401(k) plan

A 401 (k) plan is a kind of savings mechanism that is usually supported or sponsored by employers in the United States of America.

A 410 (k) functions to help employees prepare for retirement by setting aside funds. Under this system, income taxes on the money that has been saved may be suspended, depending on the type of 401 (k) plan the employee has availed of.

Under a 401 (k) plan, an employee may choose to have a certain percentage or amount taken from his salary, to be directed as a contribution to his 401 (k) account. The money from contributions is invested in various types of funds. Usually, these contributions are made on a pre-tax basis. There is, however, a maximum amount set for pre-tax contributions.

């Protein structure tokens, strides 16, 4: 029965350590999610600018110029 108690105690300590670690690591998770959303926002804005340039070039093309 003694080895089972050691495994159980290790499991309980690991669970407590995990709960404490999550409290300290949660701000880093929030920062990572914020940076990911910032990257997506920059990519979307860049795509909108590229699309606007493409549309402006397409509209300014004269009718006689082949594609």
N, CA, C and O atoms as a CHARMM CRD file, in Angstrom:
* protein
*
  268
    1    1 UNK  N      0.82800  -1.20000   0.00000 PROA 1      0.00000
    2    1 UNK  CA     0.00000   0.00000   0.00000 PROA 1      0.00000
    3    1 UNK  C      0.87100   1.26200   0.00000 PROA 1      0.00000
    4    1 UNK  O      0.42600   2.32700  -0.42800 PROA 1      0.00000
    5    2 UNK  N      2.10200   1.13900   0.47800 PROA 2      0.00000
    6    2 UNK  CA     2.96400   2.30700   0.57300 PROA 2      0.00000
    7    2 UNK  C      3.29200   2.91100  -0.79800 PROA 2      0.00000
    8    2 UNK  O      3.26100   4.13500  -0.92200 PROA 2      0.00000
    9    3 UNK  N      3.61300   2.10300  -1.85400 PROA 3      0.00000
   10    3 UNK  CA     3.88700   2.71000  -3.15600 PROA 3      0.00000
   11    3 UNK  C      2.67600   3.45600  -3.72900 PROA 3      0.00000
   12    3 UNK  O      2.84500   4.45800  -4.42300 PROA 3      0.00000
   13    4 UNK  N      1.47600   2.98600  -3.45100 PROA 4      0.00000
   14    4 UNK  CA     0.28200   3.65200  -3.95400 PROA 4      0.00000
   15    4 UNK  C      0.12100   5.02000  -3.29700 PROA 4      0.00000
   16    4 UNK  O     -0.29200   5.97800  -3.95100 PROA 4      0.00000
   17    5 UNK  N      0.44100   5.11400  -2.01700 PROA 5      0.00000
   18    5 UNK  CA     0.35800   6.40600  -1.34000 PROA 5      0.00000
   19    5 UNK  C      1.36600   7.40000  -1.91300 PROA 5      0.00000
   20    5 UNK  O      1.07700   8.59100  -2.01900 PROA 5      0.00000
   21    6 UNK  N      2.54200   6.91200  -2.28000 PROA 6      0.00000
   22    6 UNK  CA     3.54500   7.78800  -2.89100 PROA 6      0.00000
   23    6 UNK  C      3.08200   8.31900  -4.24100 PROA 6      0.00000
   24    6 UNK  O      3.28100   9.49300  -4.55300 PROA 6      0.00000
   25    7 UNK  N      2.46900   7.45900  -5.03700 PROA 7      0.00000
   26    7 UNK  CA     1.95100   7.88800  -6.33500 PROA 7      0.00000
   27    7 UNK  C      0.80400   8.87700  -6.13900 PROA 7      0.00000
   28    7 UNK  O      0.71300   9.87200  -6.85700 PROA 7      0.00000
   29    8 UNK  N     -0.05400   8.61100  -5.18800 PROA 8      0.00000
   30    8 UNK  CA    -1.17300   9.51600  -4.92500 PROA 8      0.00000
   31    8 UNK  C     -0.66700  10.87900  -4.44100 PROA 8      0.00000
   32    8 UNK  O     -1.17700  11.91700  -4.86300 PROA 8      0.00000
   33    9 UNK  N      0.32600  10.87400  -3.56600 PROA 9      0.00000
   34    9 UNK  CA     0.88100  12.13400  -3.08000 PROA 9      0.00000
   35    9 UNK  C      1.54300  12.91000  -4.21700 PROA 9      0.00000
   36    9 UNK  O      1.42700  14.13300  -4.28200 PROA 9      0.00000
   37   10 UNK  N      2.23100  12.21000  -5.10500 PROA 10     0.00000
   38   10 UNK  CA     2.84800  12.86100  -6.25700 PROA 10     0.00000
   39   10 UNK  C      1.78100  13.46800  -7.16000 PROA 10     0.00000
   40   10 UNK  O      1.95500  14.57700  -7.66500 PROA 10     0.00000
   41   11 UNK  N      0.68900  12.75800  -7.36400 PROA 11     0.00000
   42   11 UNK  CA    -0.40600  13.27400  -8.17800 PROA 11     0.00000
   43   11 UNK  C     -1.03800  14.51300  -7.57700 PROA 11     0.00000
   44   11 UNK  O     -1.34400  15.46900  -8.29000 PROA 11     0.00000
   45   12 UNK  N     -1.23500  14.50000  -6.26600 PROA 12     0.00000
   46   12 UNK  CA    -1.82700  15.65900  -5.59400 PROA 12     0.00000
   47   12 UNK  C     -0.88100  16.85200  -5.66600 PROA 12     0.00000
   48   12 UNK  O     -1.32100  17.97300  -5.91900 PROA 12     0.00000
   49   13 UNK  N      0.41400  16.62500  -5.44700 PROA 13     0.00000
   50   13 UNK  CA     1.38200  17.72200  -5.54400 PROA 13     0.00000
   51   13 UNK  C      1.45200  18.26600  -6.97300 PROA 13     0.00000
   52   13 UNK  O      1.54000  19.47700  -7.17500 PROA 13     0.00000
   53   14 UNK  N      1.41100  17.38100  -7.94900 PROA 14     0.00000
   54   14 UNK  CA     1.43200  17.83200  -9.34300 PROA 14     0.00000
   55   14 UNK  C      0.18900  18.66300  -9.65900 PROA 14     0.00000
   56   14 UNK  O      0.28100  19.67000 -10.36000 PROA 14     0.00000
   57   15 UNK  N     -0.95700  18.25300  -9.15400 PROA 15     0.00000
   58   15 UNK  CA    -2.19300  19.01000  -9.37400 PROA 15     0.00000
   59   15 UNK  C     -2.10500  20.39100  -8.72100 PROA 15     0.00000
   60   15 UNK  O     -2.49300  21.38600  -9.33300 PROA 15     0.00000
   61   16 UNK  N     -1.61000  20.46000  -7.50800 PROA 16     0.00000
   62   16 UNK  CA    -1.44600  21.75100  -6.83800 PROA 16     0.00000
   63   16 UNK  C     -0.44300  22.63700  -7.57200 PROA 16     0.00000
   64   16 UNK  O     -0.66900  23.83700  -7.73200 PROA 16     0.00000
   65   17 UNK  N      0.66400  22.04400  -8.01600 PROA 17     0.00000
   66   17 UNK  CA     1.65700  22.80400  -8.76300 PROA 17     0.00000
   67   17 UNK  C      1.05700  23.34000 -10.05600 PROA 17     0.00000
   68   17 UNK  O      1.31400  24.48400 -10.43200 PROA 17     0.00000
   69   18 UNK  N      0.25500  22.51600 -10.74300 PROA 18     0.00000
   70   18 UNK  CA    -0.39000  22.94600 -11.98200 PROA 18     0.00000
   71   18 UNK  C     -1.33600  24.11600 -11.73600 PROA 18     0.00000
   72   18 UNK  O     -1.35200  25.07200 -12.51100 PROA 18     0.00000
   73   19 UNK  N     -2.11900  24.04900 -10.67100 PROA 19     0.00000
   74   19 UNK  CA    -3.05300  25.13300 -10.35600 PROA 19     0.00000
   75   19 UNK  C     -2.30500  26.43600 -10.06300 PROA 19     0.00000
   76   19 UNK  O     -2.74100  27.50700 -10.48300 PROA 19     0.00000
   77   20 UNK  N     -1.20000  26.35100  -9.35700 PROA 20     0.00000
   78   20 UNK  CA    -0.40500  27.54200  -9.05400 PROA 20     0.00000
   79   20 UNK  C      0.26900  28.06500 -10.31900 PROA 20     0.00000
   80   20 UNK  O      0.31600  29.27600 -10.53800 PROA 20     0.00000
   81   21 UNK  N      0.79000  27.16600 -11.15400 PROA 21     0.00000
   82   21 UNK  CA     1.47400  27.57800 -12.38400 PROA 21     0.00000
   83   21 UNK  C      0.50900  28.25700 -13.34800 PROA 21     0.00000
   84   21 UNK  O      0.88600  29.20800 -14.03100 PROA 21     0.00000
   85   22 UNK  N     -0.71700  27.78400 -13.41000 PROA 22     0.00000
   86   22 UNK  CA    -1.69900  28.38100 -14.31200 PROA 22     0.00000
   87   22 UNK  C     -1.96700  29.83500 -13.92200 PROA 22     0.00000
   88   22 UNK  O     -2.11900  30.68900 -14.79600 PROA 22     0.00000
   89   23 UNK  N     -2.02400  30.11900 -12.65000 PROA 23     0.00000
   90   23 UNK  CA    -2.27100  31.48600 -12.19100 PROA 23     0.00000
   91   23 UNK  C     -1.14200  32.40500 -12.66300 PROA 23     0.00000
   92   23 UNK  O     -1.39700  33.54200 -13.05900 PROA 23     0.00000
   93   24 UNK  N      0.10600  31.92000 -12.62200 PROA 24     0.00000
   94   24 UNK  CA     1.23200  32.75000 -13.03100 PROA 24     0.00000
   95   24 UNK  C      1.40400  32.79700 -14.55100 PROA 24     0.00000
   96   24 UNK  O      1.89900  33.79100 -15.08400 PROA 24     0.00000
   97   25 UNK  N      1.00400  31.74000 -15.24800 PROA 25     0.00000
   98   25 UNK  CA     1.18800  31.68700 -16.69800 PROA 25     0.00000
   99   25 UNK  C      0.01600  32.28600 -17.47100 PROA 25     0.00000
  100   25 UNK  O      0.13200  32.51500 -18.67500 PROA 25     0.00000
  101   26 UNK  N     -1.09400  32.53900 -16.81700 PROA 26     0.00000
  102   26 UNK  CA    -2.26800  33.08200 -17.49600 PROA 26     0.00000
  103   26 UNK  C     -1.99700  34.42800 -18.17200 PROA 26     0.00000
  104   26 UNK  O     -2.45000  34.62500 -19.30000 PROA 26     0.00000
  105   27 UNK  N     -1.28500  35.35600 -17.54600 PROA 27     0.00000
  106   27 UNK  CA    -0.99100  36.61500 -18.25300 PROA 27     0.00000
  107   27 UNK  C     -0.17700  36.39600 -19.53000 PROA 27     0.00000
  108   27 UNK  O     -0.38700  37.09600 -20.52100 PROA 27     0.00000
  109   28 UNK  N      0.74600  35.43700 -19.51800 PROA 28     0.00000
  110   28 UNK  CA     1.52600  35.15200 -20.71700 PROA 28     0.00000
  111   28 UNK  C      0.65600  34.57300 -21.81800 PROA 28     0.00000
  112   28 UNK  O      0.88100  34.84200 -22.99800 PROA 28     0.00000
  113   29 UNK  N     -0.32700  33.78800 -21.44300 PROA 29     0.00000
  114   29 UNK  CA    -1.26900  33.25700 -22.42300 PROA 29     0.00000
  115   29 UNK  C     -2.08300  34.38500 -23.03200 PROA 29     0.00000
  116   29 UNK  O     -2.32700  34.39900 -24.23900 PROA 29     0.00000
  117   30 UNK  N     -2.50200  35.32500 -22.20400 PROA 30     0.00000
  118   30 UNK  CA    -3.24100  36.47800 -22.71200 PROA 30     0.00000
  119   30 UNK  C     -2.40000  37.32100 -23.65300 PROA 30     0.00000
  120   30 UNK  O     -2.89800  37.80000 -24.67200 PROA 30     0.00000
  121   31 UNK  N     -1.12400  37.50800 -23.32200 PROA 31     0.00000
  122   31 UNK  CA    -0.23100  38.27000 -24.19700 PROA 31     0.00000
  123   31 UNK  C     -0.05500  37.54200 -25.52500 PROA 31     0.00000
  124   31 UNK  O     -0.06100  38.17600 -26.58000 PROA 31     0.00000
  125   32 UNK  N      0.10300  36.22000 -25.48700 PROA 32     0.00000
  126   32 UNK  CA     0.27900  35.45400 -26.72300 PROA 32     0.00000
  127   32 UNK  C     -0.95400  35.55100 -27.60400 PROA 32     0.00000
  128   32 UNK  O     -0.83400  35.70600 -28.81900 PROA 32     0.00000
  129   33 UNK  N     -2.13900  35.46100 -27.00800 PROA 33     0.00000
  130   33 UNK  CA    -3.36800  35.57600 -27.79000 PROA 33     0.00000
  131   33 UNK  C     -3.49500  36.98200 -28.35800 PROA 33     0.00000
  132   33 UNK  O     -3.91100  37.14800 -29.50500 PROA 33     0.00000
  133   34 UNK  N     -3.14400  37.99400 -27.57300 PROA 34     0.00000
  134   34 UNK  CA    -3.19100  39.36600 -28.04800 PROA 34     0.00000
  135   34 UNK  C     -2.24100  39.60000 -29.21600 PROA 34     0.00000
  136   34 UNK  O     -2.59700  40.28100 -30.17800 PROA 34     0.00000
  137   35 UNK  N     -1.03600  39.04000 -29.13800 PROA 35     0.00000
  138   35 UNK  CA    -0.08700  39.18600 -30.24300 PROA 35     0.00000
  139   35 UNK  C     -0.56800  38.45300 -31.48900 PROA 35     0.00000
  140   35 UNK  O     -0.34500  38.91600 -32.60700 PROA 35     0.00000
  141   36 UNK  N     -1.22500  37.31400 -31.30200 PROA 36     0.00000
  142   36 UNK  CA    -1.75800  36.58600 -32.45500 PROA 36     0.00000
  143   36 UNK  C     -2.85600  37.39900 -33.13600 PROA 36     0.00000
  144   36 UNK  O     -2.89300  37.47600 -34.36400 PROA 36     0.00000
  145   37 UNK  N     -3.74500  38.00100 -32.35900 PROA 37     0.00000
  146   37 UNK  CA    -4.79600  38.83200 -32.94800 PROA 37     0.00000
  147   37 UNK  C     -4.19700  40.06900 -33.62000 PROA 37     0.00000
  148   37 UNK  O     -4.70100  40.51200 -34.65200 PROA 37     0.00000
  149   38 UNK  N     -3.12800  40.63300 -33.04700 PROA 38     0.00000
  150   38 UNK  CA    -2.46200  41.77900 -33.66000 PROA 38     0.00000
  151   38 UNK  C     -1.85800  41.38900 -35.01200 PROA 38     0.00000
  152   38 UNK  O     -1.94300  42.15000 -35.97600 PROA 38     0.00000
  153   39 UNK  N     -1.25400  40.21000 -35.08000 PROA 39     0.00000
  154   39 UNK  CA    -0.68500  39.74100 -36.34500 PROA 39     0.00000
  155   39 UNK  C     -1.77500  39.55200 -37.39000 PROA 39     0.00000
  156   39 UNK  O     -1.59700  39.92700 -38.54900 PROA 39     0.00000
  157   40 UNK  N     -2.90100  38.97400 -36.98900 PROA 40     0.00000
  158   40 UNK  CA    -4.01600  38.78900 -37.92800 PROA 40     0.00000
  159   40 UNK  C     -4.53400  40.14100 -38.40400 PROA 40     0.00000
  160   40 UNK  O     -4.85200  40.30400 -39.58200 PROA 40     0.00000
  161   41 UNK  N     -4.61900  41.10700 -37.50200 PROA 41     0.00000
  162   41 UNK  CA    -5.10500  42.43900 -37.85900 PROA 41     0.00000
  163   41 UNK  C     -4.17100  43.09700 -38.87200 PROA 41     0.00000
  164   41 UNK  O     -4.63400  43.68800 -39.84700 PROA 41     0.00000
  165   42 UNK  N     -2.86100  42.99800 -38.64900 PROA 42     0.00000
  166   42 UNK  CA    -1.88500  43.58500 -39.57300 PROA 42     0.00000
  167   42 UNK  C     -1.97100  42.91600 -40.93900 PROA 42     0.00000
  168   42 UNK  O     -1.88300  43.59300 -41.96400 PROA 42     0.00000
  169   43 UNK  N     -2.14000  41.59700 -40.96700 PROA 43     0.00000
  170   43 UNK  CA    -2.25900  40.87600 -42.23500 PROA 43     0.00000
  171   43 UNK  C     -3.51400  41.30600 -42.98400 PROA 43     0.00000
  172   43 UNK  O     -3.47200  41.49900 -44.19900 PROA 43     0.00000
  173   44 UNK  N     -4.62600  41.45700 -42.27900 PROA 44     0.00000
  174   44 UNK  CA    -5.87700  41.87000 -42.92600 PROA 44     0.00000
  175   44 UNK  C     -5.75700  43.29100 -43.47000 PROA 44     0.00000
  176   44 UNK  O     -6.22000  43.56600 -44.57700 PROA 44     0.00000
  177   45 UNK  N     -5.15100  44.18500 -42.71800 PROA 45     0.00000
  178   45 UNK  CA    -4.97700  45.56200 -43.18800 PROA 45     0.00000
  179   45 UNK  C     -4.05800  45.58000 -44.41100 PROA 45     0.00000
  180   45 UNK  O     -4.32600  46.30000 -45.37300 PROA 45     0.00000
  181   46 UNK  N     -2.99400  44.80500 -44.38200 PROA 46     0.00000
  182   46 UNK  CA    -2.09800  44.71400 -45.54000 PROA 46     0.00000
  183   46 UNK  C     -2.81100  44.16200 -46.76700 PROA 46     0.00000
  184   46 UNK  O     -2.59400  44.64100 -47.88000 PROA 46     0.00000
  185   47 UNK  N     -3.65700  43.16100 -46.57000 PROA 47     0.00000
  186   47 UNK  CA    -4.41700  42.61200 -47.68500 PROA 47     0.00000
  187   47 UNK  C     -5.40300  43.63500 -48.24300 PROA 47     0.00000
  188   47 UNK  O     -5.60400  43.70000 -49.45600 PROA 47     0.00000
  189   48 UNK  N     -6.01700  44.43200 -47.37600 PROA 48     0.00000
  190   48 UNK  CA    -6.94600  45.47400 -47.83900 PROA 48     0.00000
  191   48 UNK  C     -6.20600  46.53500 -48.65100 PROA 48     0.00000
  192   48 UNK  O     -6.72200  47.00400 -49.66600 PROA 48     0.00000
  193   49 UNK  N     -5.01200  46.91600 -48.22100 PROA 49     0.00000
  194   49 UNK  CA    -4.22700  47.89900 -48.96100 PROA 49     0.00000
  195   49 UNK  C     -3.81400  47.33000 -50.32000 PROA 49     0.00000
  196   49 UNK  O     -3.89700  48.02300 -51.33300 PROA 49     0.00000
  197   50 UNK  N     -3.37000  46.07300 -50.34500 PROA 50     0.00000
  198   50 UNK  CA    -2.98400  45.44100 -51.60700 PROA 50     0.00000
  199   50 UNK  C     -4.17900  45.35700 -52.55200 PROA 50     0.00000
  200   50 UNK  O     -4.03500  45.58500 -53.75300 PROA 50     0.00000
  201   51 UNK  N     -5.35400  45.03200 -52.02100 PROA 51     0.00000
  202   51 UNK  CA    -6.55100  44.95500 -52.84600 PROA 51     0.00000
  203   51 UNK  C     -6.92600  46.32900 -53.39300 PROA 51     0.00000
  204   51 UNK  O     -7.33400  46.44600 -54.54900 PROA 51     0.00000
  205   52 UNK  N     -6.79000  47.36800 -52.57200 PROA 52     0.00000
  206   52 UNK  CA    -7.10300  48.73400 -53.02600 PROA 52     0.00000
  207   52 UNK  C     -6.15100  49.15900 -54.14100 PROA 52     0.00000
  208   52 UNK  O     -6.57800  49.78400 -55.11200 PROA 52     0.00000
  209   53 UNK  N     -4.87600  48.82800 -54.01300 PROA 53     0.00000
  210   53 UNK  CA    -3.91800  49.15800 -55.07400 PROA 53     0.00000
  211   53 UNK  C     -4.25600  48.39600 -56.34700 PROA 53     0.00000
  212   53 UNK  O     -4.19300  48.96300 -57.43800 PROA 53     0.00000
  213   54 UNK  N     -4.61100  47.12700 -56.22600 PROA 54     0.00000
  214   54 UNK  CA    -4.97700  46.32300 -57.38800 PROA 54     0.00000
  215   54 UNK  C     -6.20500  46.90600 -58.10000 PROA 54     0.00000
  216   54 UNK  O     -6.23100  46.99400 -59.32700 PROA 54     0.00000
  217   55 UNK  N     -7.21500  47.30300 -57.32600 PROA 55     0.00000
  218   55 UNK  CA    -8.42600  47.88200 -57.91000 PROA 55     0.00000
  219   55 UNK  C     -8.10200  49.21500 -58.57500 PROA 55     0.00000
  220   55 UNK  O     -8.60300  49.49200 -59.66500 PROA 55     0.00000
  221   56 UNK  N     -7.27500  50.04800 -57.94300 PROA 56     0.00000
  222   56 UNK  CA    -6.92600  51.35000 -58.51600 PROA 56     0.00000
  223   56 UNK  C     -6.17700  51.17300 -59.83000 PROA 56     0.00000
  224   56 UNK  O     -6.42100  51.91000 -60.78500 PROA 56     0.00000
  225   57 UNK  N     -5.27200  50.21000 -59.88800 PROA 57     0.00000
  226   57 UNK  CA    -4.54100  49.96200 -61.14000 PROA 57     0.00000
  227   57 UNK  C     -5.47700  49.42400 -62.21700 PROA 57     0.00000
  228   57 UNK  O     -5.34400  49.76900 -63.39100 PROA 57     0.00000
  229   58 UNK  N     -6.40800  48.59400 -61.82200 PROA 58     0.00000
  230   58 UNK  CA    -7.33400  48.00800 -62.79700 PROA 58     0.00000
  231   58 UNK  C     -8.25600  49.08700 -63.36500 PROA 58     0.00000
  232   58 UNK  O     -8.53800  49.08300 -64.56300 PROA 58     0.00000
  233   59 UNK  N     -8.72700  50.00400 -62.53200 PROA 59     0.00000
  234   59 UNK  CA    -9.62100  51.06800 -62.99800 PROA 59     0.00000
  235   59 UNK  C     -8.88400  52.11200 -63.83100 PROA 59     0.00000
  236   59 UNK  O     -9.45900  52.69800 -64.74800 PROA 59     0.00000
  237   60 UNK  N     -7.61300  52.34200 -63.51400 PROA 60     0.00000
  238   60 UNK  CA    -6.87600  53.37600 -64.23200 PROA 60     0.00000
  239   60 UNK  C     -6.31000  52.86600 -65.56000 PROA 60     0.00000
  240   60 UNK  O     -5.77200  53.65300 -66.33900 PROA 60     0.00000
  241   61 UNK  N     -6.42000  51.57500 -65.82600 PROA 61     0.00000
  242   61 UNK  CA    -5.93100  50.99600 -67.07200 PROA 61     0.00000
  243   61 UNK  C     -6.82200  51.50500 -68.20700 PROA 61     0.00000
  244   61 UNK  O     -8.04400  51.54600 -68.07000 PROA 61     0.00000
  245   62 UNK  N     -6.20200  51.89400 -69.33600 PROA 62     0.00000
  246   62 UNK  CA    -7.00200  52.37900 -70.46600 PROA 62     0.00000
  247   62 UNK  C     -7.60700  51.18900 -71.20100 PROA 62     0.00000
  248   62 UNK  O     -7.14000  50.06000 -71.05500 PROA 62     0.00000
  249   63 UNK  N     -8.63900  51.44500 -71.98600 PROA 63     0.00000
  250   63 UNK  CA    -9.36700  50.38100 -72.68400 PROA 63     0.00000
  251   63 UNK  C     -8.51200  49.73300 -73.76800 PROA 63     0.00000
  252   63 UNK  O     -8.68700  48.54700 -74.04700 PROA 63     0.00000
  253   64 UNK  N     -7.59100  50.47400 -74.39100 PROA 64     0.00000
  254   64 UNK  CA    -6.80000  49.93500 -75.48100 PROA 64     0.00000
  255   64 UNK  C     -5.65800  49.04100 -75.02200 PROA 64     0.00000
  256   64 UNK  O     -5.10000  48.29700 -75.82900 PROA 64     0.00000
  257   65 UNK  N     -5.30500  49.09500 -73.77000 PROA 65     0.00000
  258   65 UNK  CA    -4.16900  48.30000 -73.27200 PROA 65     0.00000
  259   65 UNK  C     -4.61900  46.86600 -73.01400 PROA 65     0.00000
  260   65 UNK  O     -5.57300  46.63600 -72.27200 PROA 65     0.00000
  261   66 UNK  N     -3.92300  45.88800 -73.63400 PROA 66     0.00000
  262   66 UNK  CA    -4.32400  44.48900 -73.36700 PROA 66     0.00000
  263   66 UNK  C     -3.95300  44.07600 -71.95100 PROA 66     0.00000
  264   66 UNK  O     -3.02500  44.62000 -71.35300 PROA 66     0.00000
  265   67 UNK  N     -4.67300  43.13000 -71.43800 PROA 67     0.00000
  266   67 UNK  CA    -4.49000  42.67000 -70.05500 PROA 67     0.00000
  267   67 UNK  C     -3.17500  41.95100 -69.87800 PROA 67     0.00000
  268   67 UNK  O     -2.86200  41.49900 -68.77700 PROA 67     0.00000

Another type of 401 (k) plan, which is known as the Roth 401 (k), allows the plan holder to direct his contributions, either partially or completely, to a Roth account. Under this arrangement, income tax is paid for the saved money in the same year as the contribution is made.

Holders of 401 (k) plan often choose a participant-directed plan. Under this option, the holder has the ability to choose among different investments, such as stocks, bonds, or various mutual funds in which his money will be invested.

In many cases, employees are also allowed to take out loans from their 401(k). Payment of such loans is subject to interest at pre-determined rates. The usual maximum term for loans taken out from a 401 (k) is five years.

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